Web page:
Texas

X-ray scanners from scratch check vehicles for contraband at border checkpoints

McALLEN, Texas (border report). The Massachusetts-based company says it is supplying the federal government with X-ray scanners that are used at checkpoints along the southwestern border to detect illegal drugs and weapons in vehicles.

Burlington-based Viken Detection is developing technology that allows U.S. Customs and Border Protection officers to look under cars and commercial vehicles before they pass through border checkpoints, Viken CEO Jim Ryan said Tuesday.

The under-vehicle screening system allows border guards to see the inside of tires, bumpers, cameras and valves, as well as the trunk and cabin, “in real time,” Ryan said.

“Essentially, all the components are underground,” Ryan said. “And as the vehicle moves through our system, the image underneath the vehicle — with what we call the backscatter image — is immediately displayed on the screen for real-time inspection of the vehicle. And there is usually enough time between the inspection of the vehicle and the vehicle actually going through the checkpoint to allow an analyst to inspect the vehicle and find potential contraband.”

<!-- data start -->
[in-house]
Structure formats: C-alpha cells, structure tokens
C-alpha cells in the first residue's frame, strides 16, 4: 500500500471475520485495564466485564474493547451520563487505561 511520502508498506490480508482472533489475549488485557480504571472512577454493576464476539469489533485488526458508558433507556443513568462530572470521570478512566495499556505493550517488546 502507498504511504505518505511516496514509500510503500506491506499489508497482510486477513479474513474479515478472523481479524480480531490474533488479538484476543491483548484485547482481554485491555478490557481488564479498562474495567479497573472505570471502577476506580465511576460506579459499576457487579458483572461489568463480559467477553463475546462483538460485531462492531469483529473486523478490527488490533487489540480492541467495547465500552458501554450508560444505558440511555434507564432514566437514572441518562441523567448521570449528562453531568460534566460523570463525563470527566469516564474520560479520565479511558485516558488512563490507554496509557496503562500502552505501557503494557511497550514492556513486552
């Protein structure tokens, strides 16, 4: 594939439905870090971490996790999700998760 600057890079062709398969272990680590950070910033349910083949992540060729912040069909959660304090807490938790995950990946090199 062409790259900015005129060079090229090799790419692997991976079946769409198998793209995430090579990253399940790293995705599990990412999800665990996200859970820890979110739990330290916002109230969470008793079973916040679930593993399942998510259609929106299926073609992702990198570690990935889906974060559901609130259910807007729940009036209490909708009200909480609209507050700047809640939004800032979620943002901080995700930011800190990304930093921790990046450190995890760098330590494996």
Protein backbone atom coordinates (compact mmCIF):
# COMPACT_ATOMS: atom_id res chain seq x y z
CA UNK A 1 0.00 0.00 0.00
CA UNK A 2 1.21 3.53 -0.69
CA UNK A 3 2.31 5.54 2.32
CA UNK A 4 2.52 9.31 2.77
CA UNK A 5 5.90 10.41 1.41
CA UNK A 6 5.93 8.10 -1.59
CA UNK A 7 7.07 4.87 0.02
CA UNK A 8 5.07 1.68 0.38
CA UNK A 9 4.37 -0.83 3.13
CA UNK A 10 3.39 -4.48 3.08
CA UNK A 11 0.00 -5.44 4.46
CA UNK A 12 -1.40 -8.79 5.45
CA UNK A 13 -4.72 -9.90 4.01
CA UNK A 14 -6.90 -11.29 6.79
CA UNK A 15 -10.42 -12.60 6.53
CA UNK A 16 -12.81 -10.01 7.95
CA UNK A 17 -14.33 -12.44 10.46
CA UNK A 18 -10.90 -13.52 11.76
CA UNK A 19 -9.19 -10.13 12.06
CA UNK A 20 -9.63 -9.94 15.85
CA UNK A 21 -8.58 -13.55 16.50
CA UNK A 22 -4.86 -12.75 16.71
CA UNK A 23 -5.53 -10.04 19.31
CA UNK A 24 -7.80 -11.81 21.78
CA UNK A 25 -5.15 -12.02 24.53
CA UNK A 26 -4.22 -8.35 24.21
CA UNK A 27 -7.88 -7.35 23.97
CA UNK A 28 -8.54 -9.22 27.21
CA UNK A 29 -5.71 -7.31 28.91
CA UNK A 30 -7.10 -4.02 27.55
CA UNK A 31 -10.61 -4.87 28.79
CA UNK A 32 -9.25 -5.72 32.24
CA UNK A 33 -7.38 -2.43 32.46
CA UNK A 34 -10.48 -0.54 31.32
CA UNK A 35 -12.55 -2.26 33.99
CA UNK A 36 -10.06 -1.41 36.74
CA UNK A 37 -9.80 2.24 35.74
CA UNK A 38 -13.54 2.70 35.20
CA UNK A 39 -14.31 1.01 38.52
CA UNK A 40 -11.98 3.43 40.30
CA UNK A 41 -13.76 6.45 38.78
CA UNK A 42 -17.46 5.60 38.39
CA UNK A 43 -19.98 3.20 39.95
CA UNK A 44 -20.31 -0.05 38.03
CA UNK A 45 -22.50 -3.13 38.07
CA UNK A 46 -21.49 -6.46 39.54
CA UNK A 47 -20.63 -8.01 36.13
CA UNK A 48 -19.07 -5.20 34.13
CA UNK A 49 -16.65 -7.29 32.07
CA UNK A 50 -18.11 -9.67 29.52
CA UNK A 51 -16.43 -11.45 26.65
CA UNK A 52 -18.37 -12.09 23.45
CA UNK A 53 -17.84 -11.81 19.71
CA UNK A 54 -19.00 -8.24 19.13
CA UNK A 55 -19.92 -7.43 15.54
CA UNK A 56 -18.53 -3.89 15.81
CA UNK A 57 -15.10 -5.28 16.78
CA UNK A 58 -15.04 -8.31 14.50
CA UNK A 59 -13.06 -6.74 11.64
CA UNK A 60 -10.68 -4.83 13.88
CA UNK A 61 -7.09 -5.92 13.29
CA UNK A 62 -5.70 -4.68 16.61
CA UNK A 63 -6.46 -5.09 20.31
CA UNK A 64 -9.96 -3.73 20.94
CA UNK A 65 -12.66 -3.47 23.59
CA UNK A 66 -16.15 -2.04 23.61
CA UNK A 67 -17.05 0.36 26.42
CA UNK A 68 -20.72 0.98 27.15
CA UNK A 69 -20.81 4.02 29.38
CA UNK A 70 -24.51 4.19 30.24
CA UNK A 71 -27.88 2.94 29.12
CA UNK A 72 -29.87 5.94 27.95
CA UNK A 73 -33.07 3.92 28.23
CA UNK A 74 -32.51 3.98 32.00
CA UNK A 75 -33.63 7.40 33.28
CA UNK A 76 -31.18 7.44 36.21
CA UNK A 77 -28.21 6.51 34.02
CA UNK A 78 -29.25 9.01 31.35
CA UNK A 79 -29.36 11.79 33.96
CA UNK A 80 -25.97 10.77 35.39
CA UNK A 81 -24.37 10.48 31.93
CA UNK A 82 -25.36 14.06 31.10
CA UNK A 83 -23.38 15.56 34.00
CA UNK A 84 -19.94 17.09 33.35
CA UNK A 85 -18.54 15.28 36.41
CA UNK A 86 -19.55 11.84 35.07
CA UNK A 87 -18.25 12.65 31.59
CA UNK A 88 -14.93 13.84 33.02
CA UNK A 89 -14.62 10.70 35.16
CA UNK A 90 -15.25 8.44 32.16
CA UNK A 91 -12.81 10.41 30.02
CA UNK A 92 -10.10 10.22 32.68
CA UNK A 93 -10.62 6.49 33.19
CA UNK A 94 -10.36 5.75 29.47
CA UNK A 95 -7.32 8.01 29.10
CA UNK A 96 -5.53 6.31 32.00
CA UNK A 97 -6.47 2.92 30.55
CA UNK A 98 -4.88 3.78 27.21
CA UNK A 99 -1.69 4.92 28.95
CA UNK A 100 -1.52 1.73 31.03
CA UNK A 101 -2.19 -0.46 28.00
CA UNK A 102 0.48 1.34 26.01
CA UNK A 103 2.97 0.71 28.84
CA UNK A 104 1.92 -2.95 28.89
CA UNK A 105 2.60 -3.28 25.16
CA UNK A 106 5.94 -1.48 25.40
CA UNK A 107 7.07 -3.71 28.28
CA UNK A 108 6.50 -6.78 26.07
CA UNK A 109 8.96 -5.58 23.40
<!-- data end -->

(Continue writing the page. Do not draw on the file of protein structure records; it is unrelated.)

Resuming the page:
Undercarriage images taken from Viken Detection’s under-vehicle screening system (photos courtesy of Viken Detection)

Ryan said the hardest part of inspecting a car is the chassis, which is why this technology is so important.

“We check all the components of this car for weapons, drugs for money, even human smuggling. All this can be detected with the technology installed under the car,” he said.

Drugs, weapons and people can be detected using undercarriage scanners deployed at US ports of entry on the southwestern border. (Photo courtesy of Viken Detection)

Ryan said it is part of a $500 million border security contract awarded to Viken and two other companies that is being phased out by CBP.

He said the goal is to scan 40% of all passenger cars and 70% of commercial vehicles and trucks.

He did not say where the devices are currently located due to security restrictions, but said that eventually the CBP wants all checkpoints on the southwestern border with Mexico to be equipped with the equipment.

According to the CBP website, in 2021 CBP announced that it was using X-ray scanners at some commercial truck ports of entry.

Border Report asked CBP how many checkpoints use the technology and how useful it is. This story will be updated as information is received.

Ryan said the technology emits “low energy” and is “lower than a dental exam, chest x-ray, CT scan or whatever.”

Ryan said the new scanners allow an entire vehicle to be scanned in one pass. If a vehicle looks suspicious, he said the protocol should send them to a secondary inspection, where handhelds, agents and officers conduct additional inspections.

“No technology is reliable. So, to increase the chances of finding these drugs or weapons, the more effective and safe levels of security, the better,” Ryan said.

Sandra Sanchez can be contacted at [email protected]

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